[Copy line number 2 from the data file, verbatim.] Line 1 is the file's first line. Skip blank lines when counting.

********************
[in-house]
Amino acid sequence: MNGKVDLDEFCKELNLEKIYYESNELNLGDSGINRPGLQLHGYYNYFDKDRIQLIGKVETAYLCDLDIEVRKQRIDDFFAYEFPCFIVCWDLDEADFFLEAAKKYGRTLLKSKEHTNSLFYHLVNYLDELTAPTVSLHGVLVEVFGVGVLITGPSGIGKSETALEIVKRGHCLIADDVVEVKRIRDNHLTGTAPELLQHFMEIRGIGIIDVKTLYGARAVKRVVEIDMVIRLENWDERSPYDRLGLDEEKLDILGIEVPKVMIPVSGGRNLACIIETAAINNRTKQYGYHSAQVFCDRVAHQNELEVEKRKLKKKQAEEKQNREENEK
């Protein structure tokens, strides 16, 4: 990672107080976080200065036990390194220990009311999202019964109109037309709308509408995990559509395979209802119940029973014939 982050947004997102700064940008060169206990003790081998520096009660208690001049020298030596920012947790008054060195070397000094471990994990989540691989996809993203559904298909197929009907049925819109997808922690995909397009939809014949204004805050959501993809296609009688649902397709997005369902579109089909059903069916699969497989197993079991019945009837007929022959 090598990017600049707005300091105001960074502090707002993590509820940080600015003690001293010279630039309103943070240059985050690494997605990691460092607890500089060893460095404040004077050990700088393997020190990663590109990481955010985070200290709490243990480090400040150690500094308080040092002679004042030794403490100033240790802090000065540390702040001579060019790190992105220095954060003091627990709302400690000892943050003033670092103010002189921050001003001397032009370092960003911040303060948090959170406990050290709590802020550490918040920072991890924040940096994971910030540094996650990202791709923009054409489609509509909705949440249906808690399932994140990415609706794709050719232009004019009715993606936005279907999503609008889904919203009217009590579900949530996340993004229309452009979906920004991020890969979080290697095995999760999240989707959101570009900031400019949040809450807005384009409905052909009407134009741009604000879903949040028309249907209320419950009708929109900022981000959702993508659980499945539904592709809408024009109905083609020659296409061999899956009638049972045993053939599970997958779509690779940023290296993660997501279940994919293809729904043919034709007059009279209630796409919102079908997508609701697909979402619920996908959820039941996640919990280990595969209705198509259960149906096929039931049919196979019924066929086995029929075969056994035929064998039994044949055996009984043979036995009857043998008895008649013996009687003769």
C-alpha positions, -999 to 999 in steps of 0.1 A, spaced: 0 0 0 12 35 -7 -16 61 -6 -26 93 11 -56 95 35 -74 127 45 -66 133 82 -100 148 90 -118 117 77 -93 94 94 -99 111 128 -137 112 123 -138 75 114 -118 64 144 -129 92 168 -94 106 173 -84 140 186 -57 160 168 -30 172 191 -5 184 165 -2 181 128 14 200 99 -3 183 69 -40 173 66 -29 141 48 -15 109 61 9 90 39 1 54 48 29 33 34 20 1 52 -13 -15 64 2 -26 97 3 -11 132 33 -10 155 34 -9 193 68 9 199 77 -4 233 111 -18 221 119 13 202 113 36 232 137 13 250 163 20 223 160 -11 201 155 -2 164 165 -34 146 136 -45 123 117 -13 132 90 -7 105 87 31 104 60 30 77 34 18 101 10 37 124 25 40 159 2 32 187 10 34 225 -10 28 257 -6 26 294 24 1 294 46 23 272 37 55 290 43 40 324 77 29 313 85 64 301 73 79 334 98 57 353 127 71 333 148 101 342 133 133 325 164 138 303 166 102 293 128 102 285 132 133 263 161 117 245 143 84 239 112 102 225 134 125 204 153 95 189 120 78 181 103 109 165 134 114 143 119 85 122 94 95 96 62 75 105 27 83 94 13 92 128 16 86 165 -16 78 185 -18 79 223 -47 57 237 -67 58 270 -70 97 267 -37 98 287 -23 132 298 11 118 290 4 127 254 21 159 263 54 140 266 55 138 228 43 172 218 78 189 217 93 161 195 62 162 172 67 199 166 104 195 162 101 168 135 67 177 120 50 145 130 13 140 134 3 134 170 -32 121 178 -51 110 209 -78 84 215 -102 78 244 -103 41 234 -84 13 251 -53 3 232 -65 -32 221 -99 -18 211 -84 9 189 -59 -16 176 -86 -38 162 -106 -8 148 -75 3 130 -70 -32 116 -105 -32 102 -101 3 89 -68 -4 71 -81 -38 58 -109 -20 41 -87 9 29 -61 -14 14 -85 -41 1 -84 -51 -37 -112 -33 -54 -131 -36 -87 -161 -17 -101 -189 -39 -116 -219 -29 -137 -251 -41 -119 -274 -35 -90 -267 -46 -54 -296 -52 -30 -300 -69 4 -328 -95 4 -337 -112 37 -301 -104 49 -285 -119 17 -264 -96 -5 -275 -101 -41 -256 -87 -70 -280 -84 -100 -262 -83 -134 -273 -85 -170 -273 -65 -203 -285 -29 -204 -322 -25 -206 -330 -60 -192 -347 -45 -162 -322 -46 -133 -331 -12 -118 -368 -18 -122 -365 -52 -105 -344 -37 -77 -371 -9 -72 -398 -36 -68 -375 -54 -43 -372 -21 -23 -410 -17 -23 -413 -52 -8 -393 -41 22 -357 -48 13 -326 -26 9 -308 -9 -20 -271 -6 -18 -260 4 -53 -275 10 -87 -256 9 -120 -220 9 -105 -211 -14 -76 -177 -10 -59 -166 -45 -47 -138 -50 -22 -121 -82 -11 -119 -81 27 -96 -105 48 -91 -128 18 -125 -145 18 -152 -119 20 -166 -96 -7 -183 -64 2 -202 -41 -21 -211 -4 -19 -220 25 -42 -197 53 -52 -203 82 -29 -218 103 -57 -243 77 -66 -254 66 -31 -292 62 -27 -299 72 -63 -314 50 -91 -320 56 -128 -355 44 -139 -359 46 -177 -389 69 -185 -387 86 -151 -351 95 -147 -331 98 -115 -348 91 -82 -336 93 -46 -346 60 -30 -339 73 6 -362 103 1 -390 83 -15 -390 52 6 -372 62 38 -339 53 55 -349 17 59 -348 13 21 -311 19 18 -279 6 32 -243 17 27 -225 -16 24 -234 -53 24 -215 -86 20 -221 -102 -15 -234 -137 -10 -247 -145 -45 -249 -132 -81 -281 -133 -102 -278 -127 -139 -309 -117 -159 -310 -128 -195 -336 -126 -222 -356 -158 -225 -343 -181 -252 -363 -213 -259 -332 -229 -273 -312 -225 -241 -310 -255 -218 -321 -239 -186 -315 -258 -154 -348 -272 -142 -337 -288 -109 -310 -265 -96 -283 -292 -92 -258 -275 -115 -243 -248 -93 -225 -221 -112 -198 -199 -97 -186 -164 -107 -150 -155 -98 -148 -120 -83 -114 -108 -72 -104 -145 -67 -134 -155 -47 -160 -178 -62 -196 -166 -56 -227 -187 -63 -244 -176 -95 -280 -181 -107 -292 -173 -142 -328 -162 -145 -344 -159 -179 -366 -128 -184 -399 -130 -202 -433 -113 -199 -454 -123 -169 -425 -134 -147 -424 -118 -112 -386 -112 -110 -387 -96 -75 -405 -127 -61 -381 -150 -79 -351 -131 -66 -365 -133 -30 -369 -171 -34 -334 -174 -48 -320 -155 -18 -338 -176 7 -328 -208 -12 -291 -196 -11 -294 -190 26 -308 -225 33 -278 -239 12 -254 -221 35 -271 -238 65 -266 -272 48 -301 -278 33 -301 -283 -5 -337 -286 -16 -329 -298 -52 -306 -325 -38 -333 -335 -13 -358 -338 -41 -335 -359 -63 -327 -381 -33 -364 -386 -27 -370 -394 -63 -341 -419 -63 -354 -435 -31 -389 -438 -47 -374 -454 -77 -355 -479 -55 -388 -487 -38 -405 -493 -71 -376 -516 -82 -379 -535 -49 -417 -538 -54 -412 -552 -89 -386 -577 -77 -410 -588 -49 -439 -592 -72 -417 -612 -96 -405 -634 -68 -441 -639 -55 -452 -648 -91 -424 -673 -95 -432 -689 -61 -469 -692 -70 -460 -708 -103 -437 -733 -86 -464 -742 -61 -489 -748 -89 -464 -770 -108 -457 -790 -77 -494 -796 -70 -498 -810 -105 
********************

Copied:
Amino acid sequence: MNGKVDLDEFCKELNLEKIYYESNELNLGDSGINRPGLQLHGYYNYFDKDRIQLIGKVETAYLCDLDIEVRKQRIDDFFAYEFPCFIVCWDLDEADFFLEAAKKYGRTLLKSKEHTNSLFYHLVNYLDELTAPTVSLHGVLVEVFGVGVLITGPSGIGKSETALEIVKRGHCLIADDVVEVKRIRDNHLTGTAPELLQHFMEIRGIGIIDVKTLYGARAVKRVVEIDMVIRLENWDERSPYDRLGLDEEKLDILGIEVPKVMIPVSGGRNLACIIETAAINNRTKQYGYHSAQVFCDRVAHQNELEVEKRKLKKKQAEEKQNREENEK